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These Two Grocery Store Staples are More Expensive Than Ever, New Report Finds

Be prepared to keep paying extra for these two favorites.

While you may never be used to paying more at the grocery store, it might not come as a surprise that some pantry staples are more expensive right now. The coronavirus pandemic wreaked havoc on grocery prices since cases initially started to go up in March. Widespread empty shelves and high demand for some products caused major changes to the cost of things like flour, eggs, and meat.

While some of those prices have come down, two types of meat are seeing a 20% cost increase. If you want beef and veal, you're going to have to pay more, according to CNN.

Related: 6 Things You Shouldn't Touch at the Grocery Store

The Bureau of Economic Analysis recently released data on how much grocery prices have changed during COVID-19. Both beef and veal saw a sharp cost increase starting in April and May, reaching numbers 18% higher than the previous year's. That is a jump from about $3.99 a pound for ground beef, to $7.99 per pound. This continued into June, but it rose by 2% more.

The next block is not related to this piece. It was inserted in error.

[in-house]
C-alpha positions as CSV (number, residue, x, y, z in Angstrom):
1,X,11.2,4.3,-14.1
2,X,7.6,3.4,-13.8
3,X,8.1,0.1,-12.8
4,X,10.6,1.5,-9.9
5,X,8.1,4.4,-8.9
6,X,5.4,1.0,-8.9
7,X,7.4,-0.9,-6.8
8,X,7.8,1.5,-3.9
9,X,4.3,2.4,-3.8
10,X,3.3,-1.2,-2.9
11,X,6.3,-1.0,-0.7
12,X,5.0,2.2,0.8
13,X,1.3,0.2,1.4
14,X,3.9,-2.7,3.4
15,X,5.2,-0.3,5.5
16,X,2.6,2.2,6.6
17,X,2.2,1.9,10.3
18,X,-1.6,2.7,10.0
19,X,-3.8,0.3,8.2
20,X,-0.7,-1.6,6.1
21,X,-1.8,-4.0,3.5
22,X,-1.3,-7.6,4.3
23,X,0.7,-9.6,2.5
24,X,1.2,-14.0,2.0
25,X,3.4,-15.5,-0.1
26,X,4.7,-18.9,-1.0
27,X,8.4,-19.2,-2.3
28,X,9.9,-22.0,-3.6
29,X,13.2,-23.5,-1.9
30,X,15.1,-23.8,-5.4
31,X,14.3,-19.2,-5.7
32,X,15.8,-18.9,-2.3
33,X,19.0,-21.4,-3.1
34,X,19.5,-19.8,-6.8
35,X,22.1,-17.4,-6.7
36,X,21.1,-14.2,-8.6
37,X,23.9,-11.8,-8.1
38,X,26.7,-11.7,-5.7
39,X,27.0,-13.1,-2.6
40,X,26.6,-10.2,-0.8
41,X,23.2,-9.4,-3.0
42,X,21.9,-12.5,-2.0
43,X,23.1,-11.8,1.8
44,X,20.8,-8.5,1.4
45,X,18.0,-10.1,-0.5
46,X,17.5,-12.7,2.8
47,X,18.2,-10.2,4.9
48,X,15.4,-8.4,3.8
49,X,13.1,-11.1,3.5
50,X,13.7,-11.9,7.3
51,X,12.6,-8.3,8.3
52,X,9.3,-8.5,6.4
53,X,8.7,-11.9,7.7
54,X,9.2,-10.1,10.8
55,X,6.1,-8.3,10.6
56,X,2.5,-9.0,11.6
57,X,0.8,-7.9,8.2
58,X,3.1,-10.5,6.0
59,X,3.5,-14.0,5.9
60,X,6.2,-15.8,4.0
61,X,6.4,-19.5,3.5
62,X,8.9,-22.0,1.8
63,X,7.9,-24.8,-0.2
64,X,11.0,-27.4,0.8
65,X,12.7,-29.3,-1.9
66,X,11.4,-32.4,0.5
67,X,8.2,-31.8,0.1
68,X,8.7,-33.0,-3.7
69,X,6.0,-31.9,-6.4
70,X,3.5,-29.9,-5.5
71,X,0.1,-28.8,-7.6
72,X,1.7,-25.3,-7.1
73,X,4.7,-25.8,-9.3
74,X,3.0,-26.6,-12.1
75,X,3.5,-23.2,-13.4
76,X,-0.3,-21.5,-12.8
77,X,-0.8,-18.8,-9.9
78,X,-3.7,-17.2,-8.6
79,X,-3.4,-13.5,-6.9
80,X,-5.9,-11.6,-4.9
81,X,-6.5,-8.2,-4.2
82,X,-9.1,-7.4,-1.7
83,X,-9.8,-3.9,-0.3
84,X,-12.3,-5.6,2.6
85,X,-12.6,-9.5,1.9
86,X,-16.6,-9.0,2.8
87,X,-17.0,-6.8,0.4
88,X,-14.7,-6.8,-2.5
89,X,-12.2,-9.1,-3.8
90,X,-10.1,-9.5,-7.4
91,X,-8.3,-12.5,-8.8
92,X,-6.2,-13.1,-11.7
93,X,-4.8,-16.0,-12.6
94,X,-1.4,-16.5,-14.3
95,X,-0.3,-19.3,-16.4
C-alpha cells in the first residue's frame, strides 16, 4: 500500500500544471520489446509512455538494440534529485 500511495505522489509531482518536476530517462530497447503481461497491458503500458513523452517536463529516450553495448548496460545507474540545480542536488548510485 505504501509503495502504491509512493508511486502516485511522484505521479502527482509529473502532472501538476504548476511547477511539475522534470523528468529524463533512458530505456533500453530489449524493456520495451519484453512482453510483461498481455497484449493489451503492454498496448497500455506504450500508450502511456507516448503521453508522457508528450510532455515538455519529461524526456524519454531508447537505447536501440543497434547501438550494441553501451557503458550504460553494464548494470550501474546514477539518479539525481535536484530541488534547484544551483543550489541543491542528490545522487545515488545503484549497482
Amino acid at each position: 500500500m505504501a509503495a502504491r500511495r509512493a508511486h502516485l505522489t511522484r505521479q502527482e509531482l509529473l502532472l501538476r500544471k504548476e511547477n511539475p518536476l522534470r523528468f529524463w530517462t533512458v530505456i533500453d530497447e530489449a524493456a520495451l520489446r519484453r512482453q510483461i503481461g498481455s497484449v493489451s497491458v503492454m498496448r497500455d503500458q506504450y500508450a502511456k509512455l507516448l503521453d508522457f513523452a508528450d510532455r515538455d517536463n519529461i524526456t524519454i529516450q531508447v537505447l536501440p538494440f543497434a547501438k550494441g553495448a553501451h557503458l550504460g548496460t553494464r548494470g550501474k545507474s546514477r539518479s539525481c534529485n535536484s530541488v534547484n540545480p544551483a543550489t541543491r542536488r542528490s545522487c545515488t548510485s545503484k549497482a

All in all, meat and poultry prices went up 11% during those three months. Along with an increase in demand because people were eating at home more, many meatpacking plants had to close their doors temporarily because workers were getting the virus.

This happened to several big-name companies. Smithfield Foods' facility in Sioux Falls, South Dakota is a huge supplier of pork products. They had to shut down on April 14 because there were over 230 positive cases among their workers. Cargill also had over 150 employees catch the virus in April, also leading to a shutdown of their Pennsylvania facility.

As for Tyson, over 10,000 employees tested positive for the coronavirus between March and the end of July. The revelation led the company to announce they are now testing all employees every week at their meatpacking plants across the country. They are also hiring a chief medical officer and nurses to administer the tests.

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Amanda McDonald
Amanda has a master's degree in journalism from Northwestern University and a bachelor's degree in digital journalism from Loyola University Chicago. Read more about Amanda
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